• Active labor market policies
  • Impact of ICTs (information and communications technology) on access to basic services
  • Percentage of firms offering formal training
  • Digital skills amongst the adult population

Pillar 5: Technology Access[1]

  • Internet users (as a percentage of the adult population)
  • Fixed-broadband internet subscriptions (per 100 pop.)
  • Mobile-broadband subscriptions (per 100 pop.)
  • Percentage of population covered by at least a 3G mobile network
  • Percentage of rural population with electricity access
  • Internet access in schools

Pillar 6: Work Opportunities[1]

  • Unemployment among labor force with basic/intermediate/advanced education (as a percentage)
  • Unemployment in rural areas (as a percentage)
  • Ratio of female to male labor force participation rate
  • Workers in vulnerable employment (as a percentage)

Pillar 7: Fair Wage Distribution[1]

  • Low pay incidence (as a percentage of workers)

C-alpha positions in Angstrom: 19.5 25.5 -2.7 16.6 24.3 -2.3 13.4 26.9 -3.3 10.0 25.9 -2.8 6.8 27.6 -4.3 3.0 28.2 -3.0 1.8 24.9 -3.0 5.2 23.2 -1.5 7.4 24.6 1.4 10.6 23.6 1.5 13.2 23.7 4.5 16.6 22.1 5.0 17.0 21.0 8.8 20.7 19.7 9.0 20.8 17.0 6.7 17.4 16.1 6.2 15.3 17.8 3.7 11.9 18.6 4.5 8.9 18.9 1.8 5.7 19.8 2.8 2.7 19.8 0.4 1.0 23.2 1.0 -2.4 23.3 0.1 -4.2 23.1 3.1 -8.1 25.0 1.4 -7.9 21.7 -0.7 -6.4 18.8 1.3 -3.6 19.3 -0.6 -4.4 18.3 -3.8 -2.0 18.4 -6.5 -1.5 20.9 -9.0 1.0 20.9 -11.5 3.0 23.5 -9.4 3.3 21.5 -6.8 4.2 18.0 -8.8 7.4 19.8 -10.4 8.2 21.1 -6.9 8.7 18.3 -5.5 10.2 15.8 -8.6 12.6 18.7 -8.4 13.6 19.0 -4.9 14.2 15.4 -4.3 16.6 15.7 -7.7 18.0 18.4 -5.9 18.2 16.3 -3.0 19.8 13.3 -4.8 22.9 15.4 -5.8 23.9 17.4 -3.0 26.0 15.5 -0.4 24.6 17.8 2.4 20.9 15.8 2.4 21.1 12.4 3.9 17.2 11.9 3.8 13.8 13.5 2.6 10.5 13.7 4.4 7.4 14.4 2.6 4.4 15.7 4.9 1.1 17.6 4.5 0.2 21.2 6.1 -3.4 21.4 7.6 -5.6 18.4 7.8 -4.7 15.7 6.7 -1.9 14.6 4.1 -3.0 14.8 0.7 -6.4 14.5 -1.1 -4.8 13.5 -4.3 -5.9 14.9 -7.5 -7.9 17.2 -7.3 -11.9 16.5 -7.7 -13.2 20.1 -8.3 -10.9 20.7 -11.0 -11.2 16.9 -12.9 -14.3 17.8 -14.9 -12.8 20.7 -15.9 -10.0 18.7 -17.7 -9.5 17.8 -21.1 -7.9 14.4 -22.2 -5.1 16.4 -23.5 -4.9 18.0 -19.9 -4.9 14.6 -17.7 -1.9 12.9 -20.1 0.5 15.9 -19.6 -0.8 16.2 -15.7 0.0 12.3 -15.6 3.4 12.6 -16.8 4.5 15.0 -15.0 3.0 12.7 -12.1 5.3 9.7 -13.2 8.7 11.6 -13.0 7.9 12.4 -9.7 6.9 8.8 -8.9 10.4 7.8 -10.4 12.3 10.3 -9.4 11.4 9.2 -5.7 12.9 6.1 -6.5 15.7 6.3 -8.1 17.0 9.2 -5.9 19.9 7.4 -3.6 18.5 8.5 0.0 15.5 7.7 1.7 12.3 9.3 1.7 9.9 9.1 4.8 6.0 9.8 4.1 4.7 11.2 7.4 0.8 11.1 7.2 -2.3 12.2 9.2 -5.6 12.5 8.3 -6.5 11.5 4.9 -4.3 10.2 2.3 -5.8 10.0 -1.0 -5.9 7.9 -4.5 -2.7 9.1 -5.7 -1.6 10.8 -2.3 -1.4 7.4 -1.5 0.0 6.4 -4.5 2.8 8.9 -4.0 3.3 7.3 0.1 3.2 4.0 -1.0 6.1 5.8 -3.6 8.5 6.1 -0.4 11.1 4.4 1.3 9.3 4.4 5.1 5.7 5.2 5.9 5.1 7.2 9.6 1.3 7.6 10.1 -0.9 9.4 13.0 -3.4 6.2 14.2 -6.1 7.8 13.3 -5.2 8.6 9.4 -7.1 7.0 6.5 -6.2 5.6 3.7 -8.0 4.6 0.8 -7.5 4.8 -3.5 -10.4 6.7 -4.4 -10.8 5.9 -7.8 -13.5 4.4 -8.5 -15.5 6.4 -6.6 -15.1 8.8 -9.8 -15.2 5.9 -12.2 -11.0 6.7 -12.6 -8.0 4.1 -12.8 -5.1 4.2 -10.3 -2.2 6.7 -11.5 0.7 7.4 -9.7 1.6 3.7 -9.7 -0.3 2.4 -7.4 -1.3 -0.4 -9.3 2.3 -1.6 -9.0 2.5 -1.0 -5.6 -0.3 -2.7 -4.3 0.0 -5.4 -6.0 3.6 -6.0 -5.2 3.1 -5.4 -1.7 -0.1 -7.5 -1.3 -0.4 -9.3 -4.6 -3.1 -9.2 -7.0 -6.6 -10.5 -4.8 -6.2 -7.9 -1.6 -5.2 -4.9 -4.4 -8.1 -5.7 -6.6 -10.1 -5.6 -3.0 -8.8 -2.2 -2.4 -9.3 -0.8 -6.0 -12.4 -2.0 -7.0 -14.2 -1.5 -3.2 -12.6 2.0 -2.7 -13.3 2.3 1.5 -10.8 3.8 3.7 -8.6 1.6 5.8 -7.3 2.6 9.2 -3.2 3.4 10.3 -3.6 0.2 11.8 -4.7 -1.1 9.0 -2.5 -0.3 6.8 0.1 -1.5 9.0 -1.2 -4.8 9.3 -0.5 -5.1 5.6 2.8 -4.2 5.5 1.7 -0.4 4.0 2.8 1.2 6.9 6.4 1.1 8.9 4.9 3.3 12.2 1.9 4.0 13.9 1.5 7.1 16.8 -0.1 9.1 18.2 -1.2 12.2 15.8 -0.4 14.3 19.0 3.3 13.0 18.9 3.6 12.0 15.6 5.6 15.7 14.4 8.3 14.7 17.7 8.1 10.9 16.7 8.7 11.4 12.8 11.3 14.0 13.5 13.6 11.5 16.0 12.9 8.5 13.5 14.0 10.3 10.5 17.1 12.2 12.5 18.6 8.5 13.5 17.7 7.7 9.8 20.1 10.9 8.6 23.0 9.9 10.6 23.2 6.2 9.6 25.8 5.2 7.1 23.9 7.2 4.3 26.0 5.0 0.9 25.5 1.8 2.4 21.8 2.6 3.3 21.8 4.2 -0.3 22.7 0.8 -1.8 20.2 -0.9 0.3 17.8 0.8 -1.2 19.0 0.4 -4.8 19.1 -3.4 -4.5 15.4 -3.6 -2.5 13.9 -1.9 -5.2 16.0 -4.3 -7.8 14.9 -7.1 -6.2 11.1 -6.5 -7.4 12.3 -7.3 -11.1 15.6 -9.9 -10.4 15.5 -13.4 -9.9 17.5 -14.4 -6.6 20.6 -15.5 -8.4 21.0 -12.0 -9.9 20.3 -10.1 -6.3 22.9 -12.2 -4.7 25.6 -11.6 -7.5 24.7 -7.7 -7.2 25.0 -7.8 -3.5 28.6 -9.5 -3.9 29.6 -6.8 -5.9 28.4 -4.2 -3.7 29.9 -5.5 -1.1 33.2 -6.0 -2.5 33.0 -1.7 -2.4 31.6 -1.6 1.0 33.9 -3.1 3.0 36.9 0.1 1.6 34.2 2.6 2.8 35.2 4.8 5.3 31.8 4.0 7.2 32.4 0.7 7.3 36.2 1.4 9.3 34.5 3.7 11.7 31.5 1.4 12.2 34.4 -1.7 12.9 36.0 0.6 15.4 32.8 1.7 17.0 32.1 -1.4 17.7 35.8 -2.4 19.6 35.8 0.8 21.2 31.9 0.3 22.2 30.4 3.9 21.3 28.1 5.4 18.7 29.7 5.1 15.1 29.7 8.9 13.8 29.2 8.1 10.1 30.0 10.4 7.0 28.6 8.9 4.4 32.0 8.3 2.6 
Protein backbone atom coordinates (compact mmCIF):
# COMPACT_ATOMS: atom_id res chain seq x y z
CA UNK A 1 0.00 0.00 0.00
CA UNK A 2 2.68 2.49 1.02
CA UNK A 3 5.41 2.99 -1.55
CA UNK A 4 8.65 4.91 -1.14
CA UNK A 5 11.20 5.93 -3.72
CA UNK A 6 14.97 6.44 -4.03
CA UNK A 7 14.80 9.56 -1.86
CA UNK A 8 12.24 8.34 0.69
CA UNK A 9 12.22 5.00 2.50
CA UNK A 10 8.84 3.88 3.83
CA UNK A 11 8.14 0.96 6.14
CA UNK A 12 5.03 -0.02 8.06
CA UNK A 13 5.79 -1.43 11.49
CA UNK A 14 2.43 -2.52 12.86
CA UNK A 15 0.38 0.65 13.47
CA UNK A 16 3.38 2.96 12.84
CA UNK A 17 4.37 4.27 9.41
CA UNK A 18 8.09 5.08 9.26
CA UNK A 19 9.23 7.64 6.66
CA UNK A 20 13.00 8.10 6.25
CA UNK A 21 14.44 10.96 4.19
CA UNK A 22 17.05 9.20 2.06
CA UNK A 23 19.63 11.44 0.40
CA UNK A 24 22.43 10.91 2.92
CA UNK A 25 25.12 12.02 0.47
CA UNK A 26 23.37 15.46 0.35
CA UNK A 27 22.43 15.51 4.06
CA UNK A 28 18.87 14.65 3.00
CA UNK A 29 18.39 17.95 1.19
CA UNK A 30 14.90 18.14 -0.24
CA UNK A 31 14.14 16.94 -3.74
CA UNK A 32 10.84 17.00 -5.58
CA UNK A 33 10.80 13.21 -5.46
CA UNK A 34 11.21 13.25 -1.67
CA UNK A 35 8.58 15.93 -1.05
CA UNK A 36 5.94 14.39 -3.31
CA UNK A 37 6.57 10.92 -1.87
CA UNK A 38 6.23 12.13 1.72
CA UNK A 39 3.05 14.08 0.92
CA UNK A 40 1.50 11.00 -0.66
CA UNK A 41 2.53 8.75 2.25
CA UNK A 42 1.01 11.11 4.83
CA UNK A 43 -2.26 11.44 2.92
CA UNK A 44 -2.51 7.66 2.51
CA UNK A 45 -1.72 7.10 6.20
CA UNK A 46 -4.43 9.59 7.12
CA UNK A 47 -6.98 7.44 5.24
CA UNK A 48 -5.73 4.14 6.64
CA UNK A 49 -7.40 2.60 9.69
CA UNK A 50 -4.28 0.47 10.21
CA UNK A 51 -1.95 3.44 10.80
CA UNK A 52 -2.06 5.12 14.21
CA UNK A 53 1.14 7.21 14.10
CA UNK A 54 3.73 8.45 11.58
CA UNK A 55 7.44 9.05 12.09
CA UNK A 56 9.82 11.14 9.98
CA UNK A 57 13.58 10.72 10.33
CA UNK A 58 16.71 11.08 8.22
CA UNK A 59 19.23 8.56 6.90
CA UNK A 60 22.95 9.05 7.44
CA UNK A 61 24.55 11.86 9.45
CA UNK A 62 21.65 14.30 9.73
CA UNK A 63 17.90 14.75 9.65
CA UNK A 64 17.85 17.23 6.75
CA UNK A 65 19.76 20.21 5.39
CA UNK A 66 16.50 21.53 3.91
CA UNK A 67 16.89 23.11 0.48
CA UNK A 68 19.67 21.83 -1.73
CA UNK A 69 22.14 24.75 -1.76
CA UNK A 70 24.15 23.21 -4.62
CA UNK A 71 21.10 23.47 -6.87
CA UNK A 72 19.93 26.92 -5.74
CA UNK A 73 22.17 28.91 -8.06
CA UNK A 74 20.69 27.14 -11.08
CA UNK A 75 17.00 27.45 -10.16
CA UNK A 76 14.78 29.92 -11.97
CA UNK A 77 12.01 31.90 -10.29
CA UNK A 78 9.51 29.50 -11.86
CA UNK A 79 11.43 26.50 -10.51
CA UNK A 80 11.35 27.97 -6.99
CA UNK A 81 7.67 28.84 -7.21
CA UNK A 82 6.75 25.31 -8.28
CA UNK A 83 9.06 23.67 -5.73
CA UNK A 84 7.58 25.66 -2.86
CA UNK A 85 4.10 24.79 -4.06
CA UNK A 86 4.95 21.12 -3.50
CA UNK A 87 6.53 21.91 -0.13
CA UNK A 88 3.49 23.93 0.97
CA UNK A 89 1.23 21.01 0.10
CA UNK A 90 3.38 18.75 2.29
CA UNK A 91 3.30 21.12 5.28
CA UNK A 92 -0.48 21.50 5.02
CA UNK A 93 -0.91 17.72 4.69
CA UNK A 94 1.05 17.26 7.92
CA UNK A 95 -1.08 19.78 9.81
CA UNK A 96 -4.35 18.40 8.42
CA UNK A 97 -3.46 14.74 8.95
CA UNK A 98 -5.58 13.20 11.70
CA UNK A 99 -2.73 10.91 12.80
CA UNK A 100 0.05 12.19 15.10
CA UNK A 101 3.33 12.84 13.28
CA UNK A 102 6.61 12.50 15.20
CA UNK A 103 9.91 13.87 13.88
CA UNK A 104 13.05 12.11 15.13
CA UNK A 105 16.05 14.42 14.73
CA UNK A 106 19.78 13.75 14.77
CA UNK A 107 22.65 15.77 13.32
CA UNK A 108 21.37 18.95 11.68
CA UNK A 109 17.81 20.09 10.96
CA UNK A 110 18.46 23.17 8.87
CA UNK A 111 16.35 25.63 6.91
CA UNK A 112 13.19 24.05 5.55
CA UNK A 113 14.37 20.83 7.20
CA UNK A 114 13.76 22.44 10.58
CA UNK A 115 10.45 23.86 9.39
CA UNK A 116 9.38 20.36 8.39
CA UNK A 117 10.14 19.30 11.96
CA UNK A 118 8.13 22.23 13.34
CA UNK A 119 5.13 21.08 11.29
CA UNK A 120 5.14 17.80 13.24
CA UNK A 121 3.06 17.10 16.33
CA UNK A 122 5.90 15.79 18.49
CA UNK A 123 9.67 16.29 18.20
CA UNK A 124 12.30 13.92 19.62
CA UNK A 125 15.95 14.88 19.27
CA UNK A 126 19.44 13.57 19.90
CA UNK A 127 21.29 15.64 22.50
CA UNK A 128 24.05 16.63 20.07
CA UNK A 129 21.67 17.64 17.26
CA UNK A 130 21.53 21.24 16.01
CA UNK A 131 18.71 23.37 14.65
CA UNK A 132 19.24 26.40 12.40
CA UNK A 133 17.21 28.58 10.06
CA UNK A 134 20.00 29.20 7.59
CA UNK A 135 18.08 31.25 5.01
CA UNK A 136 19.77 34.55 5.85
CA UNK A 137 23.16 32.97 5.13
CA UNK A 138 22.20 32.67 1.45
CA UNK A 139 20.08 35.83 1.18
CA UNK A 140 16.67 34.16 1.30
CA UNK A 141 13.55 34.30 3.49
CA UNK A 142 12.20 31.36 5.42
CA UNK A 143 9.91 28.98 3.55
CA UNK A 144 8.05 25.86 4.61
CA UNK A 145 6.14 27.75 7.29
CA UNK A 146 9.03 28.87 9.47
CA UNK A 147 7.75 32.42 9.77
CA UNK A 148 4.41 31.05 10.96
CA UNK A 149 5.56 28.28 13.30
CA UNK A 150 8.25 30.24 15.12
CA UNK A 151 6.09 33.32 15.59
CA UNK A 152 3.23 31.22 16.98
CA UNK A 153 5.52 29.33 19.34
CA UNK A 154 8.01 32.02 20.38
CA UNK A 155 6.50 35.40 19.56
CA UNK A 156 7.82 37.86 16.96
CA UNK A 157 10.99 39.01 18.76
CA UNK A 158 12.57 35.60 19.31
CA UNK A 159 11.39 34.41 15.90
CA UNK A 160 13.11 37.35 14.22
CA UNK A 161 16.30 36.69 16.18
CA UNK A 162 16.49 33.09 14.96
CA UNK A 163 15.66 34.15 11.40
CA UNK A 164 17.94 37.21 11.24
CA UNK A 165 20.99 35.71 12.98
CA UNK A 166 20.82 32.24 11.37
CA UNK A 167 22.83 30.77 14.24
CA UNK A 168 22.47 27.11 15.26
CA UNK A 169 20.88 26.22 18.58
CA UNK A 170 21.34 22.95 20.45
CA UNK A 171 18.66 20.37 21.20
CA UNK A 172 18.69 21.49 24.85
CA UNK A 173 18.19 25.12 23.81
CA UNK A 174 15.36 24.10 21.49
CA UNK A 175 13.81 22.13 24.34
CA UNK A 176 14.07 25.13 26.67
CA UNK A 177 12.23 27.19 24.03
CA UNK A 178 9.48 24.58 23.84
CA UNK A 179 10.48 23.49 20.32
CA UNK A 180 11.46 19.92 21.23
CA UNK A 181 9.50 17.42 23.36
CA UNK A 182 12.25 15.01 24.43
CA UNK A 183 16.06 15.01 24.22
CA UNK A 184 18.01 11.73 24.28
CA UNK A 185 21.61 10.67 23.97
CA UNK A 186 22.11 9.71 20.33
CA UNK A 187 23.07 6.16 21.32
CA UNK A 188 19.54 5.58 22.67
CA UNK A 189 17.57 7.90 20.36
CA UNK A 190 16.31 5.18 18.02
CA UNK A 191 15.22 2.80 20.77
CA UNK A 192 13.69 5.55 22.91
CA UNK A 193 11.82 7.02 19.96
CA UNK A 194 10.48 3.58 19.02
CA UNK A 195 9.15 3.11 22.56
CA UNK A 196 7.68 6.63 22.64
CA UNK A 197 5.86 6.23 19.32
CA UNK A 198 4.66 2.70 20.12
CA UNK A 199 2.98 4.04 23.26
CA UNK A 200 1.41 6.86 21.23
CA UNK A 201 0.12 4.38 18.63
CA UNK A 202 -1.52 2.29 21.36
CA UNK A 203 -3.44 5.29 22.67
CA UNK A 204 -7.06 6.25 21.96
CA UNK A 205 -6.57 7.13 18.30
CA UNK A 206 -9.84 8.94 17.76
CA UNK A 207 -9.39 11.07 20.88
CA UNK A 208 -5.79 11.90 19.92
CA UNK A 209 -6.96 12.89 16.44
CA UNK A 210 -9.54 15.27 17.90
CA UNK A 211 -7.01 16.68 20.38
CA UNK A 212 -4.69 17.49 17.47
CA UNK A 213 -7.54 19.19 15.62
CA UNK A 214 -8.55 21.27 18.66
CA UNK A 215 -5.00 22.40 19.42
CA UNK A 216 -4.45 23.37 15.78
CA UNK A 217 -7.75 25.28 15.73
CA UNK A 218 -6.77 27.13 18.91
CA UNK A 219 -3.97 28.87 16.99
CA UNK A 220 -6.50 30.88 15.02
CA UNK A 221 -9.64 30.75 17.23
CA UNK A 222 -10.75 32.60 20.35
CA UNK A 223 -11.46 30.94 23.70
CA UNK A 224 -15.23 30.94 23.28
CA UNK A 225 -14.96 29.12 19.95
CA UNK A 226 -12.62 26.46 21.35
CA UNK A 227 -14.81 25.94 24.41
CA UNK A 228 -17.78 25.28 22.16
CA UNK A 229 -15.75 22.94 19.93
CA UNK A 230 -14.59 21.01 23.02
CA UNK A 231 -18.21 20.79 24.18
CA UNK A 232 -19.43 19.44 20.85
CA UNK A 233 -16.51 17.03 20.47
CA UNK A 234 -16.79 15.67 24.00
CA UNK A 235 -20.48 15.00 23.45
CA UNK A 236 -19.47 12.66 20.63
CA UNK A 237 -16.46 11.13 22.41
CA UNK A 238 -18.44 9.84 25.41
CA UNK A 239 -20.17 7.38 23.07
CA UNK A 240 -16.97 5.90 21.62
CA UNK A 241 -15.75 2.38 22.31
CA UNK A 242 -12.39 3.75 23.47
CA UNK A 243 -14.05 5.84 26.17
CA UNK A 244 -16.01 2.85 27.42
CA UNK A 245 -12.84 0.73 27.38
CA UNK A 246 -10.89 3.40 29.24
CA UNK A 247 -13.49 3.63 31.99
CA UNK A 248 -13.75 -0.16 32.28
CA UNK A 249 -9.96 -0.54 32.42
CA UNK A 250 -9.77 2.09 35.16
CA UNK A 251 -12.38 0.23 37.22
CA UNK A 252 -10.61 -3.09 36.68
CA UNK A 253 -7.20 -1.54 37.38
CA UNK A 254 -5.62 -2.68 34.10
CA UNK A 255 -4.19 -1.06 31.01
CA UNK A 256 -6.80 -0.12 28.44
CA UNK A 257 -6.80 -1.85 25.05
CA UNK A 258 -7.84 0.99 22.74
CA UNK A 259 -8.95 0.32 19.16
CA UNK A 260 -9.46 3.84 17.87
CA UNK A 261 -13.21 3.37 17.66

• Ratio of bottom 40% to top 10% labor income share
  • Ratio of bottom 50% to top 50% labor income share
  • Mean income of bottom 40% (as a percentage of national mean income)
  • Adjusted labor income share (as a percentage)

Pillar 8: Working Conditions[1]

  • Worker’s rights index
  • Cooperation in labor-employer relations
  • Pay and productivity
  • Employees working more than 48 hours a week
  • Collective bargaining coverage ratio (as a percentage)

Pillar 9: Social Protection[1]

  • Guaranteed minimum income benefits (as a percentage of median income)
  • Social protection coverage (as a percentage of population)
  • Social protection spending (as a percentage of GDP)
  • Social safety net protection

Pillar 10: Inclusive Institutions[1]

  • Corruption perceptions index
  • Government and public services efficiency
  • Inclusiveness of institutions
  • Political stability

Global Social Mobility Index (2020) results[edit]

World map of the Global Social Mobility Index (2020).

Below is the list of 82 countries ranked by their score in the inaugural Global Social Mobility Index 2020.[1] The value 100 was the highest possible score a country could receive.[1]

Rank Country Index Score
1  Denmark 85.2
2  Norway 83.6
3  Finland 83.6
4  Sweden 83.5
5  Iceland 82.7
6  Netherlands 82.4
7  Switzerland 82.1
8  Belgium 80.1
9  Austria 80.1
10  Luxembourg 79.8
11  Germany 78.8
12  France 76.7
13  Slovenia 76.4
14  Canada 76.1
15  Japan 76.1
16  Australia 75.1
17  Malta 75.0
18  Ireland 75.0
19  Czech Republic 74.7
20  Singapore 74.6
21  United Kingdom 74.4